Psyched Up: How the Science of Mental Preparation Can Help You Succeed
by Daniel McGinn (Portfolio, 2017)
Mindfulness is all the rage in the corporate world today. If we can just gain more self-awareness and get in touch with what makes us tick, the thinking goes, we can all be more successful.
In his engaging and original book, Psyched Up: How the Science of Mental Preparation Can Help You Succeed, Daniel McGinn takes us far beyond the clichés of yoga poses, centering exercises, and nap rooms. McGinn, an editor at the Harvard Business Review with a “lifelong fascination with how people get psyched up before important events,” as he describes it, has traveled around the country to visit operating rooms, performance halls, baseball fields, sales floors, and other high-pressure work environments to learn how people with a range of skills and backgrounds prepare themselves mentally for the rigors of their daily work.
Daniel McGinn visited high-pressure workplaces to see how people prepare mentally for work’s rigors.
The results are very satisfying. McGinn is a good-humored, self-effacing, and highly articulate guide to fascinating terrain. Psyched Up is much more of an anthropological exploration than a self-help book. It is grounded in the deep analysis of lived experience rather than hard data.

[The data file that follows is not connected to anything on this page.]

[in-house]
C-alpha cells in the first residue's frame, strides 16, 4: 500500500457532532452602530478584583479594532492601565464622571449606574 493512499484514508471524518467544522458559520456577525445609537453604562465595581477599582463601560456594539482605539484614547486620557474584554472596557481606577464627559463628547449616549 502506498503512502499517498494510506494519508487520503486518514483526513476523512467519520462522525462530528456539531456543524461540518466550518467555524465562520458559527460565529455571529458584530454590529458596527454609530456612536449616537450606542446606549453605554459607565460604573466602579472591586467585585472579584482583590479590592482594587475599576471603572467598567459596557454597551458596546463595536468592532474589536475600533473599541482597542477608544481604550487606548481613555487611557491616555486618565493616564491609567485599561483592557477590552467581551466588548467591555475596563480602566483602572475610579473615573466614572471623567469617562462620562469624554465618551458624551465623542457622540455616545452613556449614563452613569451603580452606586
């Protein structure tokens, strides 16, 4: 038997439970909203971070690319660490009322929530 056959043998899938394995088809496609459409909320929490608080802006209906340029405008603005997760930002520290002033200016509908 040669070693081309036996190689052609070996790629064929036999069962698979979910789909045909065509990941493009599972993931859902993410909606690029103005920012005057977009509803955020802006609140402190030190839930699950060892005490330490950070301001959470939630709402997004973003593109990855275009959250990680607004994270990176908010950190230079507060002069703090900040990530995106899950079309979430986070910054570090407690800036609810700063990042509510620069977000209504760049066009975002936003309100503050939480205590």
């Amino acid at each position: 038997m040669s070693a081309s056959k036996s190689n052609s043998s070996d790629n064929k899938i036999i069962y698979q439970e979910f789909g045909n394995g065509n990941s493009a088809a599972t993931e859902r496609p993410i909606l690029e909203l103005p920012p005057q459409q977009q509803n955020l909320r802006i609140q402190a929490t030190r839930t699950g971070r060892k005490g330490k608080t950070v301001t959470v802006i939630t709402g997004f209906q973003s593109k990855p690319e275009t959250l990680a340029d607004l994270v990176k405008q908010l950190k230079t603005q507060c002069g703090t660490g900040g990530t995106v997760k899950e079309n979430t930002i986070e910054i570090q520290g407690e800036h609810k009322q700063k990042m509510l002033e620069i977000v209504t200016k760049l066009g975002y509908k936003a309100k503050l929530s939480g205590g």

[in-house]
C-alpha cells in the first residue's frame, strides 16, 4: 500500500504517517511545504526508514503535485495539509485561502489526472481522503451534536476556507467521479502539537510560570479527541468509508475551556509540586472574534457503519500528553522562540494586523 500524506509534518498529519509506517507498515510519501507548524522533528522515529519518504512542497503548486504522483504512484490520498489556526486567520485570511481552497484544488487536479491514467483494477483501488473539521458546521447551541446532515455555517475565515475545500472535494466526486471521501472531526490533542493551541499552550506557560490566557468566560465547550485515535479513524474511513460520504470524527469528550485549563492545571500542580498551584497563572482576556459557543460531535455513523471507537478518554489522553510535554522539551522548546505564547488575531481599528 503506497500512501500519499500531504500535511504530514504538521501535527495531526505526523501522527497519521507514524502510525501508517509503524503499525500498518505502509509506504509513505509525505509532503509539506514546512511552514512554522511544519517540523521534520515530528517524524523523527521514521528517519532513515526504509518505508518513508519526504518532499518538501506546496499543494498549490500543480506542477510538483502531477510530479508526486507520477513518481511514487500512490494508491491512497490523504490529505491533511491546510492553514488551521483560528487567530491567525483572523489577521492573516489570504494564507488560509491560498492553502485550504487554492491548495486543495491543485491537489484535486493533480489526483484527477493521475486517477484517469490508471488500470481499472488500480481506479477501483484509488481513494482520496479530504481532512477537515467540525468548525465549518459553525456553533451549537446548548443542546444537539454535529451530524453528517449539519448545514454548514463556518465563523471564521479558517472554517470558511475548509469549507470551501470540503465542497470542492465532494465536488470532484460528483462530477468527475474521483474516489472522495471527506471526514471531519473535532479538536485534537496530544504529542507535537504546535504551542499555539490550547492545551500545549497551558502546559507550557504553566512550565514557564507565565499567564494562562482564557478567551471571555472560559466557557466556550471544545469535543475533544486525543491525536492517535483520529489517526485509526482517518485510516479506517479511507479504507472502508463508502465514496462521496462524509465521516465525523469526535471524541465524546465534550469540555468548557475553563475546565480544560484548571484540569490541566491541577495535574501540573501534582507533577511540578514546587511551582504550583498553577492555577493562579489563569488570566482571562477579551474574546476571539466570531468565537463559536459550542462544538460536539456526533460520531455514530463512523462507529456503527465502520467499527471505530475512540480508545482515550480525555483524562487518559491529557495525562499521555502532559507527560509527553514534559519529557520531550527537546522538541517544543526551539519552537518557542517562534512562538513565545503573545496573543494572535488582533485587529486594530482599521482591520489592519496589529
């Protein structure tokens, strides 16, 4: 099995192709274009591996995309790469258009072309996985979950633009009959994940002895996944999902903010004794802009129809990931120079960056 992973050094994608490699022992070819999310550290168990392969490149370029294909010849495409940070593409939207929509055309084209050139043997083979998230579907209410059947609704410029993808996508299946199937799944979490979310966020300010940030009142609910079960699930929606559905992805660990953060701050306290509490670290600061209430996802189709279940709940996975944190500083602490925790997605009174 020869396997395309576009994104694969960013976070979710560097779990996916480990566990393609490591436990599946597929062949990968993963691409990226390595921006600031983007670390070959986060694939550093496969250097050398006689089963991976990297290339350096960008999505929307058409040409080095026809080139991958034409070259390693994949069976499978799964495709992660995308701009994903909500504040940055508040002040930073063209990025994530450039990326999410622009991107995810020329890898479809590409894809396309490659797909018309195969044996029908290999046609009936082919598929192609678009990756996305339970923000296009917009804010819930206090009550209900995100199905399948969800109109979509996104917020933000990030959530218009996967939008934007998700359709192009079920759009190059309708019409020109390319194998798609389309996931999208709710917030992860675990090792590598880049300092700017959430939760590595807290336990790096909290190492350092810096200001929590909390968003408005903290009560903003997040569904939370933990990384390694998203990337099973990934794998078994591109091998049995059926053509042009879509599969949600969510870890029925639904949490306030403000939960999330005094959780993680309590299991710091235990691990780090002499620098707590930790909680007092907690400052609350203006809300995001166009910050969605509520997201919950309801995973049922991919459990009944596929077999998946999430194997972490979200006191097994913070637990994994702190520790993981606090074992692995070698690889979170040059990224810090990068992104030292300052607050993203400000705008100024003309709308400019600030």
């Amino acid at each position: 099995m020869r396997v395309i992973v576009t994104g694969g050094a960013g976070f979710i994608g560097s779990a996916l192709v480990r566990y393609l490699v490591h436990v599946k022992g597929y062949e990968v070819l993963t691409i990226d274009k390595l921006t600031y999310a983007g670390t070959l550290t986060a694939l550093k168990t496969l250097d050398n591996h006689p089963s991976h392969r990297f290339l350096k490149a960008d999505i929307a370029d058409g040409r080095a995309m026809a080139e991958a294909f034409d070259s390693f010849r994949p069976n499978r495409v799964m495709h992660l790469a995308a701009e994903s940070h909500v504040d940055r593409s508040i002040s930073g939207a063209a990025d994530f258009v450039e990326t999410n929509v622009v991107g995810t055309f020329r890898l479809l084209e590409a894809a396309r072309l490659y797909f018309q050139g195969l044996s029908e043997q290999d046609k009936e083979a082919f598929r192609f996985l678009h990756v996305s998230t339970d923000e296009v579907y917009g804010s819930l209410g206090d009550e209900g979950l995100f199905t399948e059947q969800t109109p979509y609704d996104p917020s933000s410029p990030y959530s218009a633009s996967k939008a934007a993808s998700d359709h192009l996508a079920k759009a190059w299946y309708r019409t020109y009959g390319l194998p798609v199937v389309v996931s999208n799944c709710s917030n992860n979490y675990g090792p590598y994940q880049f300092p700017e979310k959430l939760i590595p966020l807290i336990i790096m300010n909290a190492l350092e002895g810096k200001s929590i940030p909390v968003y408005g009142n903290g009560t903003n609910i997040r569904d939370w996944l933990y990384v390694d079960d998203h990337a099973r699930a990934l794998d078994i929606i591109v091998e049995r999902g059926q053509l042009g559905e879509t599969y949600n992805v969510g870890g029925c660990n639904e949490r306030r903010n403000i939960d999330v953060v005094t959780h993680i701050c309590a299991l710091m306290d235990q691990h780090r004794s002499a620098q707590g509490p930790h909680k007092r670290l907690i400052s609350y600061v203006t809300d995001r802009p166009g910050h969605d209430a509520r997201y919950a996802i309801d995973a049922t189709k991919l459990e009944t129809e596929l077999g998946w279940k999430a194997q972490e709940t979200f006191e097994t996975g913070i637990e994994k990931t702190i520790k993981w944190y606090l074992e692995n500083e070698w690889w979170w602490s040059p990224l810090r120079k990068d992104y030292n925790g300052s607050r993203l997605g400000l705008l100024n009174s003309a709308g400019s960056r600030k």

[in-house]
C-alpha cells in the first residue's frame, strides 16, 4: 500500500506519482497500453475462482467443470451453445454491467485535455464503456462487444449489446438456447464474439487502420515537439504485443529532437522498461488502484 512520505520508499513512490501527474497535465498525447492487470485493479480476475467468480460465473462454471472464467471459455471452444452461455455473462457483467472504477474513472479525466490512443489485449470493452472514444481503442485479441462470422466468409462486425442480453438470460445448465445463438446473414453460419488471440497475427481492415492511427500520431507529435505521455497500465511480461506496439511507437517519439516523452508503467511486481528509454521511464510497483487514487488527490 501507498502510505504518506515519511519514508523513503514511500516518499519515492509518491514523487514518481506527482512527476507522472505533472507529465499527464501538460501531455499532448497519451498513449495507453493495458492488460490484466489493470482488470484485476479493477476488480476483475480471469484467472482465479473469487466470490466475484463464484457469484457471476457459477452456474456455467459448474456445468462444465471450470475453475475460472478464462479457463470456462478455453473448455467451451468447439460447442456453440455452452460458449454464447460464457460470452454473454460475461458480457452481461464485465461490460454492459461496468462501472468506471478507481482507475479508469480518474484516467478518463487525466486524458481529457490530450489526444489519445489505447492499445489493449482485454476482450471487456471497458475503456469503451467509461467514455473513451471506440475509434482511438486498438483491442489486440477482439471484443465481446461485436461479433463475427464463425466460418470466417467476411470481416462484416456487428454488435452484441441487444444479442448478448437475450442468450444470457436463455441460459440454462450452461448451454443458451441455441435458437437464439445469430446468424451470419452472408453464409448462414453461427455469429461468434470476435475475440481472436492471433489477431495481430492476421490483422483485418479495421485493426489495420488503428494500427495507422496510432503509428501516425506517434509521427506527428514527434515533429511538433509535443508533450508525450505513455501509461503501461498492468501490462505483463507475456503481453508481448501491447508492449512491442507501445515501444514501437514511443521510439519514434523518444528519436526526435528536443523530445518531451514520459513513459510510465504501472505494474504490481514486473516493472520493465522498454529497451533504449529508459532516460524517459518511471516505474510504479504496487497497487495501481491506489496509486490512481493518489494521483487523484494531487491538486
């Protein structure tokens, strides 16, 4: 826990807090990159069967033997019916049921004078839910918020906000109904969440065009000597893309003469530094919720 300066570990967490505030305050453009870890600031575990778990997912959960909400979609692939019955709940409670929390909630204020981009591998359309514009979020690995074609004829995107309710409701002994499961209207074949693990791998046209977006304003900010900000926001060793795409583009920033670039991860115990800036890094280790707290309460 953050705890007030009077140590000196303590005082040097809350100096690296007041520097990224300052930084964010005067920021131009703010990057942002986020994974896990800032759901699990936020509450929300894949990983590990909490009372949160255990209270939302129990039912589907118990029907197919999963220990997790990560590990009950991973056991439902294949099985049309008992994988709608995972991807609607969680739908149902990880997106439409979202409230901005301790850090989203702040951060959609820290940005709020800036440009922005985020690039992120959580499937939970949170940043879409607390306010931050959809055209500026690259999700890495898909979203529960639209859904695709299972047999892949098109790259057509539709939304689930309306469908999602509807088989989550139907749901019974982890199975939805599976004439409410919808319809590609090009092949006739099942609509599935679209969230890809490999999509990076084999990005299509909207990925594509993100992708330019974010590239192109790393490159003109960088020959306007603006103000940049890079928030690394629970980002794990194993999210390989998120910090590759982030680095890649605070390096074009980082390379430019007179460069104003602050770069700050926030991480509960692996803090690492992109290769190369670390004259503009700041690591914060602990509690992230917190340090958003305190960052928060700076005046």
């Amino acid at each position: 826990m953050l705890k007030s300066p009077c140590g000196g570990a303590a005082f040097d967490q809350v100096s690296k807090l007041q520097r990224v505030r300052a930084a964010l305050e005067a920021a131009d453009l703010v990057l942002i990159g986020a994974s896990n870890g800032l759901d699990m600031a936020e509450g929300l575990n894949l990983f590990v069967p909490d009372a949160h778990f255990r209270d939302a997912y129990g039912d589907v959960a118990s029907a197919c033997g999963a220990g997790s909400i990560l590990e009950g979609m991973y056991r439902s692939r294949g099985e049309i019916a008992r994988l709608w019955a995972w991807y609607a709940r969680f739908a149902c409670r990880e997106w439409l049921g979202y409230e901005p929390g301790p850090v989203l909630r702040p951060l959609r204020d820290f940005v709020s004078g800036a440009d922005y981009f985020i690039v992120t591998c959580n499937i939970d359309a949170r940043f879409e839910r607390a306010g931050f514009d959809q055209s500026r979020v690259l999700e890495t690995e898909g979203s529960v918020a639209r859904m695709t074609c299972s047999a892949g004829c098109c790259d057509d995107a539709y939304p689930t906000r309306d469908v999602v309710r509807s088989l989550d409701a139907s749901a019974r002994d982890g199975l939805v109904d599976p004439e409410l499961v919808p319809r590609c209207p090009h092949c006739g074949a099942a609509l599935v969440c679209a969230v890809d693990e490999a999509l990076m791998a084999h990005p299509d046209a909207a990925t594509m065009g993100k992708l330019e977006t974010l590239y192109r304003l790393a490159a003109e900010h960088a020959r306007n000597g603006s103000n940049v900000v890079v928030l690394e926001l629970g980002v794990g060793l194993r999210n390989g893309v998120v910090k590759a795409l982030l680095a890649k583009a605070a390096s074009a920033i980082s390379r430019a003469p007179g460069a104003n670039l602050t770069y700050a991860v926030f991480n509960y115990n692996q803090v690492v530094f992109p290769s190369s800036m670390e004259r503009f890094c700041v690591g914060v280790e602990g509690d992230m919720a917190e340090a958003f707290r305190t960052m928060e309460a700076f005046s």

It’s fascinating to track the quirks of human behavior that seem to work. “Nearly every performer does some set of steps to help them reduce anxiety, increase confidence, and get into the right mindset to perform,” McGinn writes. We meet a surgeon and former college wrestler who worked with a sports psychologist to “create a highly choreographed routine of mental preparation” — drinking three cups of coffee, running through a series of visualizations, turning on a country music playlist. Although the surgeon has no proof these things help, McGinn reports, “he believes his routine boosts his focus and concentration when it matters most, reducing the odds he’ll make a mistake.” And that’s the key. In some instances there may be science — or social science — to support the utility of habits, rituals, and superstitions, but in general they work if you believe they work.
Before he goes on stage, comedian Steven Colbert rings a bell, has his producer say “Squeeze out some sunshine,” and touches hands with every backstage worker. NBA star LeBron James has a pregame ritual that involves a unique handshake for every player. Former Boston Red Sox third baseman Wade Boggs (McGinn is from the Boston area, so there are an alarming number of Red Sox references in the book) “ate chicken before every game, took 117 ground balls during every infield batting practice,” and so on.
Pregame rituals are not just for celebrities and professional athletes. Psyched Up shows that ordinary people benefit from them as well. In one experiment, a group of people who were primed to say “I’m so excited” before singing the inspirational Journey anthem “Don’t Stop Believin’” in the Karaoke Revolution Glee video game scored significantly higher than those who were primed to say “I’m so anxious.” Rather than try to tamp down anxiety and seek calm, which is often impossible, McGinn concludes, “the smarter strategy is to force yourself to make the more subtle, achievable mental shift from nervousness to excitement.”